Paul has definitely had some experiences… going from a zealous enforcer of the law seeking to persecute those who disagreed with him to having a vision of the Risen Christ… maybe he's talking about the same experience… but his world has been transformed. His understanding has been broadened. He still worships the same God. He just understands God more fully. He understands that this Jesus, whose followers he sought to persecute, IS God's self-revelation and he understands that he has been equipped and challenged to get outside his comfort zone and preach forgiveness and inclusion to the very people he used to despise.

Maybe that thorn in his side is just the reaction he gets every time he shows up. For example, in Acts, Ananias, who is charged with baptizing him and bringing him into the community argues with Christ “do you know who this Paul is? he's the one that seeks to persecute us. He's the very one that does US harm!” And now he's the one proclaiming inclusion of the Gentiles? Three times Paul prays for this thorn to be taken from him and he reports that he gets answered in prayer “my grace is sufficient for you, my power is made perfect in weakness.” Your power is made perfect in weakness. We are called to humility, we are called to share grace and mercy.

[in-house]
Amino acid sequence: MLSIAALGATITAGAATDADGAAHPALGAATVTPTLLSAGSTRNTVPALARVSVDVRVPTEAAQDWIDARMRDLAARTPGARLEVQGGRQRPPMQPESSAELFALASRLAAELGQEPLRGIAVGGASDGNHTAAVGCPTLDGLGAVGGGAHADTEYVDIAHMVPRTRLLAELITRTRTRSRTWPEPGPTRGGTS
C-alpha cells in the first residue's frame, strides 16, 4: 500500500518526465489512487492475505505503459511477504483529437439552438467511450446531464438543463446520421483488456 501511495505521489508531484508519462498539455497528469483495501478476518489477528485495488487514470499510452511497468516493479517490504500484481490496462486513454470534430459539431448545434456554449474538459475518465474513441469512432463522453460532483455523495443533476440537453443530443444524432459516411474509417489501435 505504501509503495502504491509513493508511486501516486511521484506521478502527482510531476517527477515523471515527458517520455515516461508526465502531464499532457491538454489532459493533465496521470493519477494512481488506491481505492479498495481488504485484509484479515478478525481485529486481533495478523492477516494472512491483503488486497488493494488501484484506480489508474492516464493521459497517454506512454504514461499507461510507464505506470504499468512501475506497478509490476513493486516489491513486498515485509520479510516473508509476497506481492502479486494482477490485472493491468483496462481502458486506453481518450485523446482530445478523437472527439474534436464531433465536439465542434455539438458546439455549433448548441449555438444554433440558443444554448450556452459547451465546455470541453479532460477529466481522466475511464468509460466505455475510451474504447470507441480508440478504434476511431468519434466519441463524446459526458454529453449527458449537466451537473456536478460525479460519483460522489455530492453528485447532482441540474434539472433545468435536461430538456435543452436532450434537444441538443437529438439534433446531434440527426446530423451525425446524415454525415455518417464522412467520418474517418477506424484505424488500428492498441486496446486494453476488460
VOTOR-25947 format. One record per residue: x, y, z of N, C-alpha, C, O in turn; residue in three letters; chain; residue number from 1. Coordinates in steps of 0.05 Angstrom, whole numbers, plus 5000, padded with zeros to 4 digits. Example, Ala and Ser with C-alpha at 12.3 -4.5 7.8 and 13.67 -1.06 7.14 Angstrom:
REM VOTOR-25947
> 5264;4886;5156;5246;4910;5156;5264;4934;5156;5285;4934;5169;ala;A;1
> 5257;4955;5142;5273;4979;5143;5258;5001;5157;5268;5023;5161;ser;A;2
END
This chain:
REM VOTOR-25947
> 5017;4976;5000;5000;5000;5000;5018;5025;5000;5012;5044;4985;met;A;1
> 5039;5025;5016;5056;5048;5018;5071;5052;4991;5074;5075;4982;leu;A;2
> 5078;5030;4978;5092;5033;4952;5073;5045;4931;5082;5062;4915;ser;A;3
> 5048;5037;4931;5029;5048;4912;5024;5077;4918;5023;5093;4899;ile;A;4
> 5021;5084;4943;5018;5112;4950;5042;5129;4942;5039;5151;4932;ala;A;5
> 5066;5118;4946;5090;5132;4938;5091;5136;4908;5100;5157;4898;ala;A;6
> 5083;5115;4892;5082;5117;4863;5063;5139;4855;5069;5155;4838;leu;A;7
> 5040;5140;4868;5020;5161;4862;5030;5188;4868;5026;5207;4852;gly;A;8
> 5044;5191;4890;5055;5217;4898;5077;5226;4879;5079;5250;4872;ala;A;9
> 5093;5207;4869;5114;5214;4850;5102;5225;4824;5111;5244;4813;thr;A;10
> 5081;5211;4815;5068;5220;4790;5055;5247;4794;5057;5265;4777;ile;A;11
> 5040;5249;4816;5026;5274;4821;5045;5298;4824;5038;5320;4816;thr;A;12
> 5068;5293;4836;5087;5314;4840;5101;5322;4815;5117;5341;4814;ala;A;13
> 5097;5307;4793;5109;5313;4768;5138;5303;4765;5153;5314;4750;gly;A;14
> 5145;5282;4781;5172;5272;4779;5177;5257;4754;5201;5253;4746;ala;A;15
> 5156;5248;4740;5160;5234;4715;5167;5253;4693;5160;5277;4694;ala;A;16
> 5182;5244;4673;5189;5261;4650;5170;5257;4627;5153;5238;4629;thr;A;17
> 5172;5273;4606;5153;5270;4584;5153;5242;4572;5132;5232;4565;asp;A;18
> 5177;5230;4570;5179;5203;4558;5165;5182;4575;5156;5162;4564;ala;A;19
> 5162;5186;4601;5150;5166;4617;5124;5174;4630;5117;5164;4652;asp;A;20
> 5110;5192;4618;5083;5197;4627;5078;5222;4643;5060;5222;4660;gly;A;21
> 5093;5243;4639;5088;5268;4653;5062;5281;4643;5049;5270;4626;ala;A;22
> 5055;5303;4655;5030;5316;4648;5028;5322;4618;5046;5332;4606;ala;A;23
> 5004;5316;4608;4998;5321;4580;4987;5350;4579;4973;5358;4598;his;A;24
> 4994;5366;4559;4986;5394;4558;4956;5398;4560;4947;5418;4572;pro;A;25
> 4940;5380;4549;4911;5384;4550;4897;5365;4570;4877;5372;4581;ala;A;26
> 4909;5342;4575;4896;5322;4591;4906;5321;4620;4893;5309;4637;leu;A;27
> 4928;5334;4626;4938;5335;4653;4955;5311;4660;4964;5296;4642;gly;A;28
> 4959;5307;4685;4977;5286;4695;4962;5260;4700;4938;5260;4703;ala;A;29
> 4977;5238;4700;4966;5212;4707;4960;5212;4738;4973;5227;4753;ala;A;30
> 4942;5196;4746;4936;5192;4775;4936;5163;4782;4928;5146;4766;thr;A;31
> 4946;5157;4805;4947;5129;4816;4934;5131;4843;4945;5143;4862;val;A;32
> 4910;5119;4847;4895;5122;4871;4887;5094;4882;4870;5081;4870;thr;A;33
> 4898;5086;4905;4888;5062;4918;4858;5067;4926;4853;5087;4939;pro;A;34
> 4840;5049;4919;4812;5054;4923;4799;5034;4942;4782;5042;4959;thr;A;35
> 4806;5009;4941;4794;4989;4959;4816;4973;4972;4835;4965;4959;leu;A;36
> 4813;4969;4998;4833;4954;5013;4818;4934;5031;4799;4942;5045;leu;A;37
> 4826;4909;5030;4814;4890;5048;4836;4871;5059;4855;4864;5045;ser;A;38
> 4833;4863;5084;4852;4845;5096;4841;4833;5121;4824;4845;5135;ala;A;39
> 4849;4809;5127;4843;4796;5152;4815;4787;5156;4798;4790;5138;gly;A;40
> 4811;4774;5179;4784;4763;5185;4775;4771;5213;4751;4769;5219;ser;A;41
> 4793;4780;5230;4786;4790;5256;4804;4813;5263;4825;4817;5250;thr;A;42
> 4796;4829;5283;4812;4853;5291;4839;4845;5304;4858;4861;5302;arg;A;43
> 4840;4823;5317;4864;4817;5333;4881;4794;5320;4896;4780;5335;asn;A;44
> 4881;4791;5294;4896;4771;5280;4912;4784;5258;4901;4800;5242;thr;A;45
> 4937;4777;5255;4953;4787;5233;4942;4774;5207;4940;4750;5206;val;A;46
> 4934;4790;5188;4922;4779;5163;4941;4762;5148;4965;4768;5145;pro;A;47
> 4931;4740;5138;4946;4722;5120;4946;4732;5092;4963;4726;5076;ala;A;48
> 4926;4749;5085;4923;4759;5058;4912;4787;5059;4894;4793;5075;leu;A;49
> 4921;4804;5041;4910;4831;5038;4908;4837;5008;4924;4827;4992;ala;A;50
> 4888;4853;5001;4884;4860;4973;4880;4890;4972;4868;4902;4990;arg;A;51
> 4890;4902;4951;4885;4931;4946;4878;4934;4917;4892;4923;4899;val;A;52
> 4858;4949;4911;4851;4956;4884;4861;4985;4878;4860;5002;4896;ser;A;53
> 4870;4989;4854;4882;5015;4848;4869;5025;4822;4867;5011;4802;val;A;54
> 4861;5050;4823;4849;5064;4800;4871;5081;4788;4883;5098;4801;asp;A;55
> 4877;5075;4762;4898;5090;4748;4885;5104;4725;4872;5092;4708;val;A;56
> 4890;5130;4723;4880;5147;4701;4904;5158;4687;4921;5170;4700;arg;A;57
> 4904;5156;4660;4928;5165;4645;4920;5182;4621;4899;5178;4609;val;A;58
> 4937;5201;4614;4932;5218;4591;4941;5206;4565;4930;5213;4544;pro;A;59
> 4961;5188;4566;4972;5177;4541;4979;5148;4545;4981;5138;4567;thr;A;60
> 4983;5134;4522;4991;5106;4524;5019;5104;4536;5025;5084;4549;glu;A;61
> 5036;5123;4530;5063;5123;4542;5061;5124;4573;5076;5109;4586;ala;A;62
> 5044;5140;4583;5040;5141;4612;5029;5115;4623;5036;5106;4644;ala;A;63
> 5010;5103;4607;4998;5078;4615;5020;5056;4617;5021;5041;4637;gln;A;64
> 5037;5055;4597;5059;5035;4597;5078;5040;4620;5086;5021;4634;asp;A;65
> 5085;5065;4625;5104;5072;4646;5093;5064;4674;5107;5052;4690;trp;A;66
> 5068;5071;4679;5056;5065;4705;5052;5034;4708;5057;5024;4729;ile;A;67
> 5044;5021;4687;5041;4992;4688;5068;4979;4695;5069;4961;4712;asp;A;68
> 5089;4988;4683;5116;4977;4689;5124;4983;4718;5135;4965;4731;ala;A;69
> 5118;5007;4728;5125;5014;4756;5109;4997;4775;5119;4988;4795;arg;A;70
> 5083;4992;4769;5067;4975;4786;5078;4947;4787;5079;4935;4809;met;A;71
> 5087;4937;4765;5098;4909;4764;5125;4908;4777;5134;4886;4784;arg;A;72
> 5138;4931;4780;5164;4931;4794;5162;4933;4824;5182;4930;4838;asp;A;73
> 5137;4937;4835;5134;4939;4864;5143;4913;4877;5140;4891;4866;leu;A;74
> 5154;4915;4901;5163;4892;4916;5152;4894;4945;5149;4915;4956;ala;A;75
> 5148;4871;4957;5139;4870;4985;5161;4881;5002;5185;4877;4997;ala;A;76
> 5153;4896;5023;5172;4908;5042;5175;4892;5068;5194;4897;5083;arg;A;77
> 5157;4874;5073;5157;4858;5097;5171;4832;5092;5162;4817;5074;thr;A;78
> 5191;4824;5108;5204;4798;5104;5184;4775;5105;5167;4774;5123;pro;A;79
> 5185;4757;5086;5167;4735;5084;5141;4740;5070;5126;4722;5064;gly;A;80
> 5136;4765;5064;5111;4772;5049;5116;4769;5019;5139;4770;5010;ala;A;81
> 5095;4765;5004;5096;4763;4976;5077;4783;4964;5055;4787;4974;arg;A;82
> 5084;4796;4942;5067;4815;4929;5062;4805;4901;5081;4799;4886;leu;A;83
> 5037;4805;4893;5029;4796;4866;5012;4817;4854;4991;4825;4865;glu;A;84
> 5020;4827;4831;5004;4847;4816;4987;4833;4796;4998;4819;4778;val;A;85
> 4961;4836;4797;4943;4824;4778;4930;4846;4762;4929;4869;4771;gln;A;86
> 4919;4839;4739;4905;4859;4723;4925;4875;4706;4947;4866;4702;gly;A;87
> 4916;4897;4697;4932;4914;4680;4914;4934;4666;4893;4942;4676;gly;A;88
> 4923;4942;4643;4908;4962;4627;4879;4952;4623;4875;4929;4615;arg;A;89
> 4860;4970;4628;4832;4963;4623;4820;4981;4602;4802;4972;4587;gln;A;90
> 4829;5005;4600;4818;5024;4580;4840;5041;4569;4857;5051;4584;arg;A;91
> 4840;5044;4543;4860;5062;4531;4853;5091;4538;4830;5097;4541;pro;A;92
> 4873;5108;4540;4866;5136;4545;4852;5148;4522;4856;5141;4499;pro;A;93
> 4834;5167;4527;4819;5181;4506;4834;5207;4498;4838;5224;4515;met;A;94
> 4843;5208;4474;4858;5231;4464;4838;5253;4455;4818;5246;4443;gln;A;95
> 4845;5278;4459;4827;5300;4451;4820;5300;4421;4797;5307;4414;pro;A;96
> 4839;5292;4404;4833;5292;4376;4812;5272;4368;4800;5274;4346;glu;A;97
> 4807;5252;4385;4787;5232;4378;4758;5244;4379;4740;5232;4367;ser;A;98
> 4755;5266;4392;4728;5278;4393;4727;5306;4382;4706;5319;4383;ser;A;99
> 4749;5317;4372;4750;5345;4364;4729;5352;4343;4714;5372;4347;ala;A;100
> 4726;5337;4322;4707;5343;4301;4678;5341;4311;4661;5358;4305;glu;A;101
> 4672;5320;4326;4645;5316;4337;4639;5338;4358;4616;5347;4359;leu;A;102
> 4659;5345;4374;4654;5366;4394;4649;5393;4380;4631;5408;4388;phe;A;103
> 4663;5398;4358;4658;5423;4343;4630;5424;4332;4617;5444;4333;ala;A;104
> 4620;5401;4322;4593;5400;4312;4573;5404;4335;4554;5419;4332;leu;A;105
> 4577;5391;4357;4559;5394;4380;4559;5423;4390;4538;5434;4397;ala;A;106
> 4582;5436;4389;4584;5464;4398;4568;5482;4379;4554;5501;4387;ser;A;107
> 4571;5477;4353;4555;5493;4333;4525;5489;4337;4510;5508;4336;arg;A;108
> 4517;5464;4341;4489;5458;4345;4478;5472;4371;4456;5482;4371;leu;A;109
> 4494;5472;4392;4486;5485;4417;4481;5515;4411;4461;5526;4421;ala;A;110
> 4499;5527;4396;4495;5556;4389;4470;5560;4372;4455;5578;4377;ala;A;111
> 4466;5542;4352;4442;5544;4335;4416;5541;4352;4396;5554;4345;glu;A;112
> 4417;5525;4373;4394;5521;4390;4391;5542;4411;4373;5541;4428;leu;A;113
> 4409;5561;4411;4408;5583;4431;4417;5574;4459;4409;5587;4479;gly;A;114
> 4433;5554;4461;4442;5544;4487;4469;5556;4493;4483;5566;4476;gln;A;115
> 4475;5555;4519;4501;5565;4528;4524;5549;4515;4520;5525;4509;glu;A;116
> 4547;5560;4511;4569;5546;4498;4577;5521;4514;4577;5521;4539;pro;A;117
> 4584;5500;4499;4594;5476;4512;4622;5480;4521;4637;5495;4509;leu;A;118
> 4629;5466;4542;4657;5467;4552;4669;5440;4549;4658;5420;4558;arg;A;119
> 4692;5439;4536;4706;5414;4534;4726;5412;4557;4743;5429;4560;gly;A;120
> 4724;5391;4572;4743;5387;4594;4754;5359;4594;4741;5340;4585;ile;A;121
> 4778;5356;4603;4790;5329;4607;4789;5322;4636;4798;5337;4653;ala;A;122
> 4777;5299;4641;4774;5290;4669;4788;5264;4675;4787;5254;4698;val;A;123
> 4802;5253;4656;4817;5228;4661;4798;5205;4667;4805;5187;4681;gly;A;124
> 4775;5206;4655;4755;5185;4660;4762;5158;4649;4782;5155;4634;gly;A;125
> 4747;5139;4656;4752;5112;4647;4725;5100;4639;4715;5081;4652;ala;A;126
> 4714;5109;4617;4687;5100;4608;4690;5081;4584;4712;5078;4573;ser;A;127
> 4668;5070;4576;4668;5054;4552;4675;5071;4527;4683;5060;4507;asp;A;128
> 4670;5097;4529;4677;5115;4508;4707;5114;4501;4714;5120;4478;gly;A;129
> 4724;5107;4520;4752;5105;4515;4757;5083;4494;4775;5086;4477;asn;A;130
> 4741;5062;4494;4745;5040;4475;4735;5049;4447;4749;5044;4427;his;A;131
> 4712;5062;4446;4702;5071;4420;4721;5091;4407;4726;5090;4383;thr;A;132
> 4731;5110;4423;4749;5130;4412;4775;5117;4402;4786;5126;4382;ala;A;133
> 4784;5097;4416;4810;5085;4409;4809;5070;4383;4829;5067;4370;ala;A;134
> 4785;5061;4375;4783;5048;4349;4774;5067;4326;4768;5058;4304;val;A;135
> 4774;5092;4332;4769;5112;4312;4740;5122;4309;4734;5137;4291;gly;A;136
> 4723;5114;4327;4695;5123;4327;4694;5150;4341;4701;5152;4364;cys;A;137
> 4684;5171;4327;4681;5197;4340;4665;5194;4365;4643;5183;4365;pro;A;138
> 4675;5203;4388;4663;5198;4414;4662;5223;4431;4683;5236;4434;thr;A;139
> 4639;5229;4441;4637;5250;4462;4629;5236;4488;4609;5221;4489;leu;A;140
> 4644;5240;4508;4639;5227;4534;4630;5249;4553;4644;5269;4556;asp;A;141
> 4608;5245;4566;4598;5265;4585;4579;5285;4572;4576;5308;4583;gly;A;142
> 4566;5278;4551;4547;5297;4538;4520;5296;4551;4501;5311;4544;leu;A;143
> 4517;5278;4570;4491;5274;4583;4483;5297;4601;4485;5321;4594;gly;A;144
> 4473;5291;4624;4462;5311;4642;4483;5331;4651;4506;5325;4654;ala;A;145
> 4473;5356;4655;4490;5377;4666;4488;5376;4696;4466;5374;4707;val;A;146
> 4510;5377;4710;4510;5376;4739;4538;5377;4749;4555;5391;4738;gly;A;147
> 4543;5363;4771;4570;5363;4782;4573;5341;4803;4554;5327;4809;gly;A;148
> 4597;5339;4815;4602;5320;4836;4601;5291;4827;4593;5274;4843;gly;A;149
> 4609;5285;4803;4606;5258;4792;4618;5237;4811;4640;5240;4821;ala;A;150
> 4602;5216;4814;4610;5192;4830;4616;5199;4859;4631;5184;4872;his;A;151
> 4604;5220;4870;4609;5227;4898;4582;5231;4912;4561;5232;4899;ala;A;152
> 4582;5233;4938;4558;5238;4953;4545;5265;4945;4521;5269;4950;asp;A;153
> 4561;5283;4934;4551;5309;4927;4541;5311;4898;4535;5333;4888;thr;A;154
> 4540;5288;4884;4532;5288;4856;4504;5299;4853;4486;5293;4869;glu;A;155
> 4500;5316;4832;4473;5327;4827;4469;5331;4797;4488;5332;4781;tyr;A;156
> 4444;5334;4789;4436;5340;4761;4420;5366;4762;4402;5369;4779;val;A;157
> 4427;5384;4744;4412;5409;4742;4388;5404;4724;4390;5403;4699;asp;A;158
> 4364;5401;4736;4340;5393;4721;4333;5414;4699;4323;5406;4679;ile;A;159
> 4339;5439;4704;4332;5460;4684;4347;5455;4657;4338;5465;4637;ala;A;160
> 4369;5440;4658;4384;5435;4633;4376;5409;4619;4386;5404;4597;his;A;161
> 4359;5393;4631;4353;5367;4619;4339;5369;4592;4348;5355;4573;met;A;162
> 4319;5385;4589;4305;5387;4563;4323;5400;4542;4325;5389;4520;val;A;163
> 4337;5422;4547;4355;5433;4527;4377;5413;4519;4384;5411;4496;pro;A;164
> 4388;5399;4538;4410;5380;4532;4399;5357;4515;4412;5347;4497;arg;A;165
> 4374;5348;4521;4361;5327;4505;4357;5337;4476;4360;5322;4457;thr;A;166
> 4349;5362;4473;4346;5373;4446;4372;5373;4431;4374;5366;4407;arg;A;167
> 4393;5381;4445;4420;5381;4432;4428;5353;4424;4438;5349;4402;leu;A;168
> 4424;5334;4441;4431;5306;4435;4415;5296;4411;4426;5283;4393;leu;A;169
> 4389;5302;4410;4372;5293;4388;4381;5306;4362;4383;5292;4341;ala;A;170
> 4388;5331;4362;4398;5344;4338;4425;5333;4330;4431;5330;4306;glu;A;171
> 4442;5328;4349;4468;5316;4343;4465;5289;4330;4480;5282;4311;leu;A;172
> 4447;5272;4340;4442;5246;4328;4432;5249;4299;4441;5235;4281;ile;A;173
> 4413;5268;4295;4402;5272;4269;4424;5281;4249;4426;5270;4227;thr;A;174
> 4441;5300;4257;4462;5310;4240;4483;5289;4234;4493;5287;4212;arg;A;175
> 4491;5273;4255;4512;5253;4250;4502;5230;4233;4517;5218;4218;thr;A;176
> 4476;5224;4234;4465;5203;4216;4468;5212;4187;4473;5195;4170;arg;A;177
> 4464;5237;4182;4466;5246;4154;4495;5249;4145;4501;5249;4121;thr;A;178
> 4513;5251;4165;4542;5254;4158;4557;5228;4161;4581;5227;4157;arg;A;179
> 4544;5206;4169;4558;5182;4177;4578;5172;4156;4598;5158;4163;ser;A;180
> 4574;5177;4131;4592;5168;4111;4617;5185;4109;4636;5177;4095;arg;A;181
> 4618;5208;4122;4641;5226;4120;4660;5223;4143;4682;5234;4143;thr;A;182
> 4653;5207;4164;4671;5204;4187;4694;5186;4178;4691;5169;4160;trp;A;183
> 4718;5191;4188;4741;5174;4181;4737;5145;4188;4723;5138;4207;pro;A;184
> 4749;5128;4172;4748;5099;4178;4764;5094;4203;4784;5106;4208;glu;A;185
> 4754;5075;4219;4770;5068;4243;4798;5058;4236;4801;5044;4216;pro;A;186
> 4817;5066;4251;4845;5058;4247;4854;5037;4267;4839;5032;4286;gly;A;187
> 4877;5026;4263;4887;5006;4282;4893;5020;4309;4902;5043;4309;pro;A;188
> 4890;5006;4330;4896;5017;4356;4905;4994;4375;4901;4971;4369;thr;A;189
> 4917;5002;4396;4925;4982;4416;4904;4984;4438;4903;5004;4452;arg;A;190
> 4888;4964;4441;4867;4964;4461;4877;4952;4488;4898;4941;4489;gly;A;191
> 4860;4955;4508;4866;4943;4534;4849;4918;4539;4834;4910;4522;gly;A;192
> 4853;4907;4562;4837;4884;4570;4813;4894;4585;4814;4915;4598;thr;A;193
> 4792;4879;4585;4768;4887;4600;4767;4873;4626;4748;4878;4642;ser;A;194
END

Throughout this series… I've almost used it as the cover image I think three different times… I've been using this painting of the Trail of Tears as one of my reflection points. Bad things happen. That song we sang “God will take care of you” the first time I heard it I didn't particularly like it because I was in a room full of people that I knew were suffering with various maladies, mostly just of extended human life, but I'd gone to visit a parishioner that I knew was not doing well and I found her gathered with another community religious group, having a worship service and they sang that song and I was sitting in the back going “but sometimes things don't go well, what am I going to tell this person that it appears her prayers aren't being answered… that the healing we have been praying for… for months isn't coming?” And the service wrapped up and we got back to my parishioner's room she was in the third heaven. She was happy. She was joyful. She was peaceful. She was absolutely confident… in a way her pastor wasn't on that day… that God was working in her life, healing her and we had a very profound conversation in which it became very clear to this young pastor or fairly new pastor, that she *knew* her days in this life were limited and she was absolutely confident God was with her and was healing her because it wasn't all about what happened here and now… there was more to the story. She taught me a great deal about faith when bad things are happening. My indigenous brothers and sisters have taught me a great deal about faith as well. About finding ways to find your path and share your journey, to be Christ-like even when the church that claims Christ's name hasn't been particularly kind to you. When our way is of tears and difficulty. To know that God, by whatever name you call God is with you walks that journey - that is the core of Christianity after all.